By now, everyone should be painfully aware the proposed budget for the next fiscal year – which begins July 1 – is too lean to adequately pay for all the necessary state government services. It’s why state lawmakers are rushing to finish the work of the current regular session, so they can start a special session next week and provide some revenue nutrition.
Whether House leadership has an appetite to do so remains the big question. We should be able to gauge their hunger quotient somewhat on Thursday, as the full House will discuss and vote on the Senate’s changes to the budget bill. Expect plenty of partisan posturing, and more than a few raised voices, as the lengthy workdays needed to complete stacks of pending legislation have eroded proprieties among the legislators.
Maybe it’s exhaustion that’s bringing out the bigotry, but certain lawmakers are no longer hiding their meanness. Last week, Rep. Kenny Havard (R-Jackson) was again the model of misogyny, offending his female colleagues during debate over a bill to address safety and hygiene issues for female prisoners. It prohibits male correctional officers from entering areas where women prisoners might be undressed without announcing their entry. Havard, who has made no secret of his disapproval of female guards in male prisons, offered an amendment to require the same of women guarding male prisoners.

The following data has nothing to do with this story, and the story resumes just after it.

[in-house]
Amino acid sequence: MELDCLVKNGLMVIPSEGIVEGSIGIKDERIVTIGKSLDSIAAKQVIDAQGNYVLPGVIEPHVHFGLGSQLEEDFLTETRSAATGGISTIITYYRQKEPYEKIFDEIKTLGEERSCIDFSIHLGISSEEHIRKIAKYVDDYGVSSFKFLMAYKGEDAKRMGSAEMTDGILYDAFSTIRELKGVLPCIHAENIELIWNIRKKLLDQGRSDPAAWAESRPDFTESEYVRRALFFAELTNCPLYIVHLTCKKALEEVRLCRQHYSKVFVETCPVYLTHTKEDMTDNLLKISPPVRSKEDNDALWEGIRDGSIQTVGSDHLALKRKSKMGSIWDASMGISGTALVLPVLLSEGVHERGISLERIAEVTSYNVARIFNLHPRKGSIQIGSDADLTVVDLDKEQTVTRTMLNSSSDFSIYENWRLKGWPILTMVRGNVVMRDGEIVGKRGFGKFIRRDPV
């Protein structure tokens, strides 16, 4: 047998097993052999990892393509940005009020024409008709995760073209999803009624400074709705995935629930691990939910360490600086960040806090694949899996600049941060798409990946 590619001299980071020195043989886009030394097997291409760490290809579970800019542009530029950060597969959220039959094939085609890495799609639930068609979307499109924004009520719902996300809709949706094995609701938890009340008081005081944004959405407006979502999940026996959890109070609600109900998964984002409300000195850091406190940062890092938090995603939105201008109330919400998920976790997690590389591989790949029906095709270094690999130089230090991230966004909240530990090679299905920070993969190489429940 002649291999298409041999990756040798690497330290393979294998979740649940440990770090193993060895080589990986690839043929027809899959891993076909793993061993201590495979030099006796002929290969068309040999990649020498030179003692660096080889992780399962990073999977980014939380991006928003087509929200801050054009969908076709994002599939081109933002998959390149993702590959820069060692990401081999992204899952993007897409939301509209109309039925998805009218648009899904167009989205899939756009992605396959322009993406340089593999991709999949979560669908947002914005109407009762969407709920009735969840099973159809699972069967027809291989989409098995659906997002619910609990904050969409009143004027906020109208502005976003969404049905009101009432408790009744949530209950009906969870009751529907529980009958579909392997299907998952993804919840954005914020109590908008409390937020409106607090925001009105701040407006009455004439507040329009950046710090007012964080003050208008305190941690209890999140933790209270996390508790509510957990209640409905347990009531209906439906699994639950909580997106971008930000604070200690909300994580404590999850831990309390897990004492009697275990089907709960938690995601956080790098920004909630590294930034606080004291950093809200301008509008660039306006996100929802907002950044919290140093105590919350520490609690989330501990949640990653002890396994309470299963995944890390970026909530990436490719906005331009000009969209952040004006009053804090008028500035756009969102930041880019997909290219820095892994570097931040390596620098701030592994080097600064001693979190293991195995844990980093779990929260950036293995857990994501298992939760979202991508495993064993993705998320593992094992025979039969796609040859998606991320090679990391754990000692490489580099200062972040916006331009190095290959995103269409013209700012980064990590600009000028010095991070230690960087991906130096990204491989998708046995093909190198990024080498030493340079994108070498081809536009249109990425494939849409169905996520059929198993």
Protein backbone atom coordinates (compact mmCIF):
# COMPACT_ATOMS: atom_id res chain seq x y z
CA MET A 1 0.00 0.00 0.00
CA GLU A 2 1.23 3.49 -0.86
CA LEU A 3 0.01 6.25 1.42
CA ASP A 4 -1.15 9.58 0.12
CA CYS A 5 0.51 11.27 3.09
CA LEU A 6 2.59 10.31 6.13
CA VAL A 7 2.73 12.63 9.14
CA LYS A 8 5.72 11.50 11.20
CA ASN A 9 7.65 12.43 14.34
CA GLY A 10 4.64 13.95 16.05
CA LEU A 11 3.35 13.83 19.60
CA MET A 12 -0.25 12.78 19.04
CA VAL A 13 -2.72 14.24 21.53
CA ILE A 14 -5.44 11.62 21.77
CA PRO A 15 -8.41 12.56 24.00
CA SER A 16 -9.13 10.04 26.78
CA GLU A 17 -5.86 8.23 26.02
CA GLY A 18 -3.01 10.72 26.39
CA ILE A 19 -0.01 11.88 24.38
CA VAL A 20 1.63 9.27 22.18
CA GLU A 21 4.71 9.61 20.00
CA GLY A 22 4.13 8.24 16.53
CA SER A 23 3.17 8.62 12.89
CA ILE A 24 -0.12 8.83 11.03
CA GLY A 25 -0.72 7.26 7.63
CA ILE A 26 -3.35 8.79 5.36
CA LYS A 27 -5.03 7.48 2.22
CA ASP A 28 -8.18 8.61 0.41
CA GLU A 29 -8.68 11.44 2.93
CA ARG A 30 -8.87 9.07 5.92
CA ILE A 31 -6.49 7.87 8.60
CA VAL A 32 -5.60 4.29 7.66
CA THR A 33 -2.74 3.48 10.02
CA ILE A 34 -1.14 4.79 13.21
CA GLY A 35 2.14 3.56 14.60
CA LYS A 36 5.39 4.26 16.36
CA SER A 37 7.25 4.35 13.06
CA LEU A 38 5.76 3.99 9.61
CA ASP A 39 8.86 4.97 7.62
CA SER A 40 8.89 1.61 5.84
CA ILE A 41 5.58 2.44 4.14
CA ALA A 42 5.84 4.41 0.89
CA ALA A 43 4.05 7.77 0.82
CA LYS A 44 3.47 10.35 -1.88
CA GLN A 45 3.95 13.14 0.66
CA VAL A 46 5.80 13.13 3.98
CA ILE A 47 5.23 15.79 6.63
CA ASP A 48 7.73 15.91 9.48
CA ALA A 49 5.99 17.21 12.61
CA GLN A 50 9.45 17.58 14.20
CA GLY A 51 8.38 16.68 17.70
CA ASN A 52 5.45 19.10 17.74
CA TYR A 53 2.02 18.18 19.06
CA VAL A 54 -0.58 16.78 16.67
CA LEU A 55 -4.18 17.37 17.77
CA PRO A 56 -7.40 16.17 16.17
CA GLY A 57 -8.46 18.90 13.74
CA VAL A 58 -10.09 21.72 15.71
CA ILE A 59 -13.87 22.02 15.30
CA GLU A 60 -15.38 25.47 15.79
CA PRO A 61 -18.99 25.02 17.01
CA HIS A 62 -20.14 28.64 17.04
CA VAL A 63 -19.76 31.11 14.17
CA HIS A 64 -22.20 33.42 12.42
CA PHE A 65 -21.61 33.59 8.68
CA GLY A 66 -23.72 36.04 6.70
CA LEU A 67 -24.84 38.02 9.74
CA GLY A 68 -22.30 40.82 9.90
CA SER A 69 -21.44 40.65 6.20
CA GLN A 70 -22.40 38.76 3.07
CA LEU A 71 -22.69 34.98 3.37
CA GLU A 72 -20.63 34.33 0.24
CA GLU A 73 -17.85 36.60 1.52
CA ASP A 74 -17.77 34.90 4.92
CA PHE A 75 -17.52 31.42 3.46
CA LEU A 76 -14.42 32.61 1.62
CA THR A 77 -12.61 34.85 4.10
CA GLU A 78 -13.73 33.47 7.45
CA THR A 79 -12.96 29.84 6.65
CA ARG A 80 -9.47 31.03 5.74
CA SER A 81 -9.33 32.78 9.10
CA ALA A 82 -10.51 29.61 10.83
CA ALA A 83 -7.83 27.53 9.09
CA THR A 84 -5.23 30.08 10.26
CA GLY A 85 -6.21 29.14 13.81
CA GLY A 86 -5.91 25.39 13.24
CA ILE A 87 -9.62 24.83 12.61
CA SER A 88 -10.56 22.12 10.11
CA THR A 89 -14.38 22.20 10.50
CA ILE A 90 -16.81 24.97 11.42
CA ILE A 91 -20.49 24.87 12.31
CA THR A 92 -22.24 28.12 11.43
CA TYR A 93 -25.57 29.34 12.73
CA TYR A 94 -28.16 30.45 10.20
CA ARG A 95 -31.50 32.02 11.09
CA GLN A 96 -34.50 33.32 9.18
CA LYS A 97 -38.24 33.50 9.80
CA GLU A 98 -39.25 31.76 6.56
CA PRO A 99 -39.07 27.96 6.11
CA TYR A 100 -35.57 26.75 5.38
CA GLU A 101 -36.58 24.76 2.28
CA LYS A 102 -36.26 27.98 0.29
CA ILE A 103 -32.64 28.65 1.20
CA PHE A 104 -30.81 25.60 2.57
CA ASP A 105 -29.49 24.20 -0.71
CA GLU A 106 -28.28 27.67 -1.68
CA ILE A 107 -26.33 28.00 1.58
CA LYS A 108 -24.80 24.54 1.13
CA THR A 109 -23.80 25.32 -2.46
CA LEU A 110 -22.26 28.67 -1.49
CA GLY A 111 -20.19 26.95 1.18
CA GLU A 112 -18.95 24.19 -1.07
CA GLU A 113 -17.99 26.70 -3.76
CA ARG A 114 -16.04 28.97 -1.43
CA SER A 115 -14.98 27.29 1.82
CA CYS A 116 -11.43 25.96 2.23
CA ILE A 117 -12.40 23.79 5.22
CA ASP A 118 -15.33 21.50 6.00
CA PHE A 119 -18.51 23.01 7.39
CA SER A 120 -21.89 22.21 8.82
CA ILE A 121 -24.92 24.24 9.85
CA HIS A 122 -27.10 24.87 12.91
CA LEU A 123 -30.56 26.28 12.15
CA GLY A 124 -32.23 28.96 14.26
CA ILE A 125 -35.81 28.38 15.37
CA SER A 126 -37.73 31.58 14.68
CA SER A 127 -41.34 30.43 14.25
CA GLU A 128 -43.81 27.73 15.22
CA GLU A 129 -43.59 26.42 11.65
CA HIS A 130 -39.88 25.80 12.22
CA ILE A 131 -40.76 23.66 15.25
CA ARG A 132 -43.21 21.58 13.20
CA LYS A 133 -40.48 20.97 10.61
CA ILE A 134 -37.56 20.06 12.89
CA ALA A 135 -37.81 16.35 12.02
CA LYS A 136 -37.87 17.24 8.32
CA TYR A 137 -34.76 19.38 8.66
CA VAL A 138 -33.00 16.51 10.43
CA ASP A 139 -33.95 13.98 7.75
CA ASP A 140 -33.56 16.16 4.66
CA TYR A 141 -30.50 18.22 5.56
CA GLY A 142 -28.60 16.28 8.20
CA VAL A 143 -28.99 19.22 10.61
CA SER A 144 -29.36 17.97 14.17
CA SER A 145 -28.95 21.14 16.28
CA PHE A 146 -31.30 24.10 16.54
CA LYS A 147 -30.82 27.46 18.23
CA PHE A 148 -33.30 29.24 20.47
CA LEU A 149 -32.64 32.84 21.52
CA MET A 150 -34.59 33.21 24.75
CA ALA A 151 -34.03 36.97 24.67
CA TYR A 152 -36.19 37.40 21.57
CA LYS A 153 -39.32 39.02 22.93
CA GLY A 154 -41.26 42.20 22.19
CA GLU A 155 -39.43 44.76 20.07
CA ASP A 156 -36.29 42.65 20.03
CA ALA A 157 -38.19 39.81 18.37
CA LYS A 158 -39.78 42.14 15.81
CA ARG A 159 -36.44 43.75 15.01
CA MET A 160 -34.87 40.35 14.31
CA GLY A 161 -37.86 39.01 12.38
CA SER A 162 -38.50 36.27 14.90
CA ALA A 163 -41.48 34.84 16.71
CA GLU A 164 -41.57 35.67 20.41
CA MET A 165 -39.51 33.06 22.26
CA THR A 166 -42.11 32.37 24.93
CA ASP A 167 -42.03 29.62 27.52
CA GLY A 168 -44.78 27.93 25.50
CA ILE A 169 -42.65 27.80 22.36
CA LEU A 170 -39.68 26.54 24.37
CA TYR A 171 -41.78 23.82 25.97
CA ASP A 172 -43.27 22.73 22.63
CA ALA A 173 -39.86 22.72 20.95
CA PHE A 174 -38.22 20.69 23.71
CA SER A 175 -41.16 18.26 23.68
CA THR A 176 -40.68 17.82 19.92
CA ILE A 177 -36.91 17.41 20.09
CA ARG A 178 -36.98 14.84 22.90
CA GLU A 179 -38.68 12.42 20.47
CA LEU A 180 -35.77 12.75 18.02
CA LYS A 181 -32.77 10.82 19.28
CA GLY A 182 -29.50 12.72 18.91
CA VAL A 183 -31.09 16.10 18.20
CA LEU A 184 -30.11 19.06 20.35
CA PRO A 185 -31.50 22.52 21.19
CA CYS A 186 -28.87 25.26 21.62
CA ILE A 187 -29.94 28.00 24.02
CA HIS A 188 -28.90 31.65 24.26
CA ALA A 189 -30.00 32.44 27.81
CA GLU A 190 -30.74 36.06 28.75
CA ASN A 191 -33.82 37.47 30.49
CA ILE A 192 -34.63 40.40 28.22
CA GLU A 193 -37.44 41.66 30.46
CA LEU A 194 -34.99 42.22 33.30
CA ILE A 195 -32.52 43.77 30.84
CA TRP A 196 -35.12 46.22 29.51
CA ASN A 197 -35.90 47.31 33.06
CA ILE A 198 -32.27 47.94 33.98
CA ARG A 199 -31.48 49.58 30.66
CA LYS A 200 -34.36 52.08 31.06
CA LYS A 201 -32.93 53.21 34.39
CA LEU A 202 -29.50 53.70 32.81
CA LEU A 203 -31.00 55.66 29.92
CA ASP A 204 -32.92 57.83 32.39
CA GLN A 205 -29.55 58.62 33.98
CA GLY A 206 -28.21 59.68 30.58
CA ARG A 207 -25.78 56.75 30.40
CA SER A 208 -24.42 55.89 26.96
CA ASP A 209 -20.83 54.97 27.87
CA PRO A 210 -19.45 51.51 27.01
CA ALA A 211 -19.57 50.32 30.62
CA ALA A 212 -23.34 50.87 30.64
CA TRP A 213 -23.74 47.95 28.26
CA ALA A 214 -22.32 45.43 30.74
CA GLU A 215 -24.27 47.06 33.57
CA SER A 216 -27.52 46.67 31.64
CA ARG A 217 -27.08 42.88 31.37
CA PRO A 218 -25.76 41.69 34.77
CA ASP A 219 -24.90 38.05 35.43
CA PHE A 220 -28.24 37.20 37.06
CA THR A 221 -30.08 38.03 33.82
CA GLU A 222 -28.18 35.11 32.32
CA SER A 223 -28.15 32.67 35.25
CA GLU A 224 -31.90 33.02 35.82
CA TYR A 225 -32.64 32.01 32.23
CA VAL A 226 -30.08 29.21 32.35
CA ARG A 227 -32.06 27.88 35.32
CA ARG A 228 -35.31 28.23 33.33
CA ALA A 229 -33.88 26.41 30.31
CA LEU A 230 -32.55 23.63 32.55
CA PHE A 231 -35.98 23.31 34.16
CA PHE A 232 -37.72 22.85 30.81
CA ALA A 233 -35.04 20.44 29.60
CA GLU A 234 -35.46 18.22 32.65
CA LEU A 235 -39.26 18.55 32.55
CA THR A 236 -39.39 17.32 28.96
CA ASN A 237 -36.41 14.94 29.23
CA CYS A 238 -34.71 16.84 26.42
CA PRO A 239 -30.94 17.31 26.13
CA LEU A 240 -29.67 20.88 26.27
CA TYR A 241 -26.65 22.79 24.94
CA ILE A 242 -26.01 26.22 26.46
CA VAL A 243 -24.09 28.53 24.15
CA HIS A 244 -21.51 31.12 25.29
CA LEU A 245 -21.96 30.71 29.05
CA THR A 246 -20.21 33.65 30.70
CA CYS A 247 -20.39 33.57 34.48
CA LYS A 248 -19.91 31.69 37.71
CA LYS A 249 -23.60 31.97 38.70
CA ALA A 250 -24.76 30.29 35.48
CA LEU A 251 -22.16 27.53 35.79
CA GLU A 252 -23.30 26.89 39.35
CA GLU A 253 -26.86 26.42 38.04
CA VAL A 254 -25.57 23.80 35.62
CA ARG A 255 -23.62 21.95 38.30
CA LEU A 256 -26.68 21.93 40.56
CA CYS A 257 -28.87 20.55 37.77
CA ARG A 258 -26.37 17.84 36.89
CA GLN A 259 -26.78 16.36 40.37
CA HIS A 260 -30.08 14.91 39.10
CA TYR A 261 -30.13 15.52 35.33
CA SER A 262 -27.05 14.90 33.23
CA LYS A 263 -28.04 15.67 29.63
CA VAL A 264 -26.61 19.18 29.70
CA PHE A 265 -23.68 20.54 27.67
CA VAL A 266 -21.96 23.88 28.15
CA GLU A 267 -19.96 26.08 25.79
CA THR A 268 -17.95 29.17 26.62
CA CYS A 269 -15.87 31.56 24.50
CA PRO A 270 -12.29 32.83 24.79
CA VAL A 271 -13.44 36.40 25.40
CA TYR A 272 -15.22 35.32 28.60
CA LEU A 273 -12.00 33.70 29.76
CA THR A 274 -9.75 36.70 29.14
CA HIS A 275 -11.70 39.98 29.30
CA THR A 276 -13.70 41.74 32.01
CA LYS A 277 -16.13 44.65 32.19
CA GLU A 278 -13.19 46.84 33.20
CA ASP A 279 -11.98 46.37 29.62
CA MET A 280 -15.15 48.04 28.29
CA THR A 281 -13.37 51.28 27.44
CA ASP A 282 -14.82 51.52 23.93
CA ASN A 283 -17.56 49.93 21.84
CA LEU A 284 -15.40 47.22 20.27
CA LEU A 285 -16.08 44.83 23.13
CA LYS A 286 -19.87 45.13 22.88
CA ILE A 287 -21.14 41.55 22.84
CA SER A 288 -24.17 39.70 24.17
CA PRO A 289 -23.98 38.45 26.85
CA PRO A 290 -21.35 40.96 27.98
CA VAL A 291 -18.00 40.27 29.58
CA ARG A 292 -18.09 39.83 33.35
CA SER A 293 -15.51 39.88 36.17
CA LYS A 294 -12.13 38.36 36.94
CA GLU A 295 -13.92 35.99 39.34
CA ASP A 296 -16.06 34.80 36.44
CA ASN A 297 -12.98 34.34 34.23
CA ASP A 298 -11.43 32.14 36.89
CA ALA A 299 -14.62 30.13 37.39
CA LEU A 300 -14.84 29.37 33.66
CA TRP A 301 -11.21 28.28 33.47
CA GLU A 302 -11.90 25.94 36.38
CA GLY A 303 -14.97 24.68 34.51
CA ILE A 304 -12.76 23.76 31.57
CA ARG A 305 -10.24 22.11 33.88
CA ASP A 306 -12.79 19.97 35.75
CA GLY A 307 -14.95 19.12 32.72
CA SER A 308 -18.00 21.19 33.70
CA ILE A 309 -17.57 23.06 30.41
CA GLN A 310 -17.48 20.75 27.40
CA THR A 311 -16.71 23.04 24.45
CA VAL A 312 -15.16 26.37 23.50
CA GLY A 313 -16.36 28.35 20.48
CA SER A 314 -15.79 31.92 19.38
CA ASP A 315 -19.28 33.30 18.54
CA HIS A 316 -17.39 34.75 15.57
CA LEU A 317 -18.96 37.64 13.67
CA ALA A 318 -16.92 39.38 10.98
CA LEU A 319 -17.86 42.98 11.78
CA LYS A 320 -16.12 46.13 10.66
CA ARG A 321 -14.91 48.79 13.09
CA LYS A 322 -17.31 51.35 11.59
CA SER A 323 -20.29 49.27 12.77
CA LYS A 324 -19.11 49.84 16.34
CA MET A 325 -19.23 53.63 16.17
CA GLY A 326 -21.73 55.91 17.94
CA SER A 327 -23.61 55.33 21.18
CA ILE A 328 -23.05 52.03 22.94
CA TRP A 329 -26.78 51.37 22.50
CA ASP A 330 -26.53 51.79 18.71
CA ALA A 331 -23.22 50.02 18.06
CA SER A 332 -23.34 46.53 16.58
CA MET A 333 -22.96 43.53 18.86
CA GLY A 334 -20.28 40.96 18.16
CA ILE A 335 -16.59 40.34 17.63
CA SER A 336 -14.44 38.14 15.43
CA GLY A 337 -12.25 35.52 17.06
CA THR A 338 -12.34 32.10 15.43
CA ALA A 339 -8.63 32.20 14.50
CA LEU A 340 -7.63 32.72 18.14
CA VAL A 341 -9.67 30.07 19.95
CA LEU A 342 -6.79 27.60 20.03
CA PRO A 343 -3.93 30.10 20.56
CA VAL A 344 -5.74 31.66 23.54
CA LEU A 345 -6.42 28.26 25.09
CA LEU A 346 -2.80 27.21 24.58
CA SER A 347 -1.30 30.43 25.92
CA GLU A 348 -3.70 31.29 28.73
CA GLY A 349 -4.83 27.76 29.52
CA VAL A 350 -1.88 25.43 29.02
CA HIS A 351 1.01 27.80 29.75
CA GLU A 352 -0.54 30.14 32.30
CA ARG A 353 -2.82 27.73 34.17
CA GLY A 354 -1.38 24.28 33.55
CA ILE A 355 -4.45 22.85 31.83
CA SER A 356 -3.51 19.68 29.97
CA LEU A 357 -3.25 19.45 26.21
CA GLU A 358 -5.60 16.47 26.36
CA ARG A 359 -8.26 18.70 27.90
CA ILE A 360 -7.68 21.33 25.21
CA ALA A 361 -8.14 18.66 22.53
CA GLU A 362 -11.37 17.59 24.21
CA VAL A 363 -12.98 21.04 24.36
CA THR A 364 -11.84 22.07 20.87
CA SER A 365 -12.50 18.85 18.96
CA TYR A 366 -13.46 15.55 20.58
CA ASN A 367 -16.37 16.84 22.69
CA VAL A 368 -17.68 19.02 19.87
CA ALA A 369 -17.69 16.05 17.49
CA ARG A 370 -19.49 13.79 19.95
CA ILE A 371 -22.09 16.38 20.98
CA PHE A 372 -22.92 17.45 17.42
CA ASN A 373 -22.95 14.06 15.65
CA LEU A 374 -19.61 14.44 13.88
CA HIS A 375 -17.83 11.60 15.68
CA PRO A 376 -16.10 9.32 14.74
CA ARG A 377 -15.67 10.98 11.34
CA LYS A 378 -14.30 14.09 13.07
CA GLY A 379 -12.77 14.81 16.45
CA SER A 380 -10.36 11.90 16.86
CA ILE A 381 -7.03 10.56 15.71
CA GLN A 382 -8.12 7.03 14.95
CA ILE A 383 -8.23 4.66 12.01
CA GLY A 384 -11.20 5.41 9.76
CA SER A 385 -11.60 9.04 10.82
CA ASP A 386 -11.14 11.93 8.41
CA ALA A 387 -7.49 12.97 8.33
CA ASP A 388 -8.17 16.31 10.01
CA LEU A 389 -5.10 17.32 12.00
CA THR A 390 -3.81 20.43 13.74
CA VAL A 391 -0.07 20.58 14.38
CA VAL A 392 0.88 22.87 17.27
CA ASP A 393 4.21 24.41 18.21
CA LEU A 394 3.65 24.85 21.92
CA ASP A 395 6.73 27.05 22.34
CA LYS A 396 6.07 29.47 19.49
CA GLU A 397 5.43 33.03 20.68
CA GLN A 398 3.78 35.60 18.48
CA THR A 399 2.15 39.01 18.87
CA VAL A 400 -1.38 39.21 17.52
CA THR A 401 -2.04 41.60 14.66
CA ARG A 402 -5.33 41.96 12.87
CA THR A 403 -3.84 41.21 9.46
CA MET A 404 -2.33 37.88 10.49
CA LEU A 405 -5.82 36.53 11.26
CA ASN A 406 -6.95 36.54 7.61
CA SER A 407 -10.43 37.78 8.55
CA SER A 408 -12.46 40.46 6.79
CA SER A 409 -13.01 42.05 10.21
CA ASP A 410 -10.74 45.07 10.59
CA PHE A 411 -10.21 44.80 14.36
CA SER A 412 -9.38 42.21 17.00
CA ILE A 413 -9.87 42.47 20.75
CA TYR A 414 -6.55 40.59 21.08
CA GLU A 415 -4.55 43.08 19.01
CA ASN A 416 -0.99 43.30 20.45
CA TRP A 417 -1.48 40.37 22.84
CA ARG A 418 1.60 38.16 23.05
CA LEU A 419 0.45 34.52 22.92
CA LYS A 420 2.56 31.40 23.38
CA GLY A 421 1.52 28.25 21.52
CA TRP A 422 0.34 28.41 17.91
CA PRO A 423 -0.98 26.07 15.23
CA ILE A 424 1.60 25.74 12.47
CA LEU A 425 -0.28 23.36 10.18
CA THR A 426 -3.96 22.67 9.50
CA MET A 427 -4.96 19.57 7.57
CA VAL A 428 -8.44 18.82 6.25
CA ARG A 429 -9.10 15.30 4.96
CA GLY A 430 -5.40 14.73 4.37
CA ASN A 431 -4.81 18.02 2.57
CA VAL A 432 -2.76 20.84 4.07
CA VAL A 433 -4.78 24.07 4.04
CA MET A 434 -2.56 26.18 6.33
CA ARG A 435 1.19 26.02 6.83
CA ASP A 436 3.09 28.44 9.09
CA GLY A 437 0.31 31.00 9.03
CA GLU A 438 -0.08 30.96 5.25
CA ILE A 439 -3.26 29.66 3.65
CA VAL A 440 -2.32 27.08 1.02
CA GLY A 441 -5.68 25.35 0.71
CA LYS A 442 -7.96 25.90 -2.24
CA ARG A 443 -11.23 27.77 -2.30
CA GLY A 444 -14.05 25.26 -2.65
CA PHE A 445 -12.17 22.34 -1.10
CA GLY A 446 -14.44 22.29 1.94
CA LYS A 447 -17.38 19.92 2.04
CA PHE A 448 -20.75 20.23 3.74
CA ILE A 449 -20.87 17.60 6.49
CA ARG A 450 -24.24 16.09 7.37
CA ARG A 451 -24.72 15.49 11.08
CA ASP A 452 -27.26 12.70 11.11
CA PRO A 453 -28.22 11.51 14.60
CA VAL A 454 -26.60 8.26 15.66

“We all want to be equal until it’s time for men to be equal,” he said, when the ladies of the House objected.
For the Women’s Caucus, it was Havard’s “third strike” on their scorecard. He had previously made derogatory comments about female prison guards in the early weeks of this session, and in 2016, he authored the infamous “stripper amendment”, trying to tack weight and age limitations for exotic dancers onto a bill intended to combat human trafficking.
This week’s poster child for prejudice is Rep. Tony Bacala. The Prairieville Republican has been delivering a diatribe on his belief that Medicaid recipient fraud is rampant in Louisiana at every available opportunity. His insistence on its existence and his determination to root it out triggered the meltdown of the earlier special session this year.
He brought the bill back this session, and when arguing Tuesday for the Senate Revenue and Fiscal Affairs Committee to advance it, here’s what he said:
“Every dollar we divert to someone who should not get it is a dollar we keep from someone who could use it. If we’re really worried about our poor and needy, we should be dividing the pie of money for the Louisiana Department of Health among those who are truly deserving. The pie remains the same, and we can spend more per capita on those who deserve it if we don’t spend on those who don’t deserve it.”
Leaving aside momentarily the judgmentalism implicit in the use of the word “deserving”, the foundation of Bacala’s argument is a lie. That’s not how Medicaid funding works.
The state receives a set amount of money PER Medicaid enrollee. If someone is disqualified from the program, the state does NOT get to keep the money and share it among others who do qualify. Louisiana has to give the funds for that individual back to the feds. The pie does NOT remain the same.
As for who might – on Bacala’s ledger – qualify as “deserving” of assistance, his argument for Sen. Sharon Hewitt’s SB 400 is revealing. The bill shuts down some of the “stat deds”, statutorily dedicated funds, and sweeps their dollars back into state general fund use. Bacala could have used any of the forty funds being eliminated as an example. He chose one.